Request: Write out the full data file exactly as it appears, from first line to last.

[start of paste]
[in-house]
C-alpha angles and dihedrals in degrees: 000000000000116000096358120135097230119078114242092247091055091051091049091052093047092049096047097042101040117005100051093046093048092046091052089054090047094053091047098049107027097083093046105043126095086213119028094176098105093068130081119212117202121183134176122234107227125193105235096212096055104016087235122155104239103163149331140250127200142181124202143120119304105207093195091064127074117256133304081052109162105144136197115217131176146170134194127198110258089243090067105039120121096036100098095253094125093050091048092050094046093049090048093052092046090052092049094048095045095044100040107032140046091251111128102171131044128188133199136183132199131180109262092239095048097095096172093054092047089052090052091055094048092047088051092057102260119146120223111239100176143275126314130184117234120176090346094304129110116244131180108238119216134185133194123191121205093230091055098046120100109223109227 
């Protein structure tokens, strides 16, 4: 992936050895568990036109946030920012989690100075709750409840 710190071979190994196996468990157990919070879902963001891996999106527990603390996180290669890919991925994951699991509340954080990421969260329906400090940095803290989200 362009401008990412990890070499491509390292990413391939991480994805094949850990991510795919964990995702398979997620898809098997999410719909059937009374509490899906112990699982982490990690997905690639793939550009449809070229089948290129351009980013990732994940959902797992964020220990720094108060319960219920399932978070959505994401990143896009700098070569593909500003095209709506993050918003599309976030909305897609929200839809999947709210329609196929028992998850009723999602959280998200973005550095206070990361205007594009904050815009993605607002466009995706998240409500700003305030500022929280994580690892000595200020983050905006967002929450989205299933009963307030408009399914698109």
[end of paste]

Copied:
[in-house]
C-alpha angles and dihedrals in degrees: 000000000000116000096358120135097230119078114242092247091055091051091049091052093047092049096047097042101040117005100051093046093048092046091052089054090047094053091047098049107027097083093046105043126095086213119028094176098105093068130081119212117202121183134176122234107227125193105235096212096055104016087235122155104239103163149331140250127200142181124202143120119304105207093195091064127074117256133304081052109162105144136197115217131176146170134194127198110258089243090067105039120121096036100098095253094125093050091048092050094046093049090048093052092046090052092049094048095045095044100040107032140046091251111128102171131044128188133199136183132199131180109262092239095048097095096172093054092047089052090052091055094048092047088051092057102260119146120223111239100176143275126314130184117234120176090346094304129110116244131180108238119216134185133194123191121205093230091055098046120100109223109227 
């Protein structure tokens, strides 16, 4: 992936050895568990036109946030920012989690100075709750409840 710190071979190994196996468990157990919070879902963001891996999106527990603390996180290669890919991925994951699991509340954080990421969260329906400090940095803290989200 362009401008990412990890070499491509390292990413391939991480994805094949850990991510795919964990995702398979997620898809098997999410719909059937009374509490899906112990699982982490990690997905690639793939550009449809070229089948290129351009980013990732994940959902797992964020220990720094108060319960219920399932978070959505994401990143896009700098070569593909500003095209709506993050918003599309976030909305897609929200839809999947709210329609196929028992998850009723999602959280998200973005550095206070990361205007594009904050815009993605607002466009995706998240409500700003305030500022929280994580690892000595200020983050905006967002929450989205299933009963307030408009399914698109």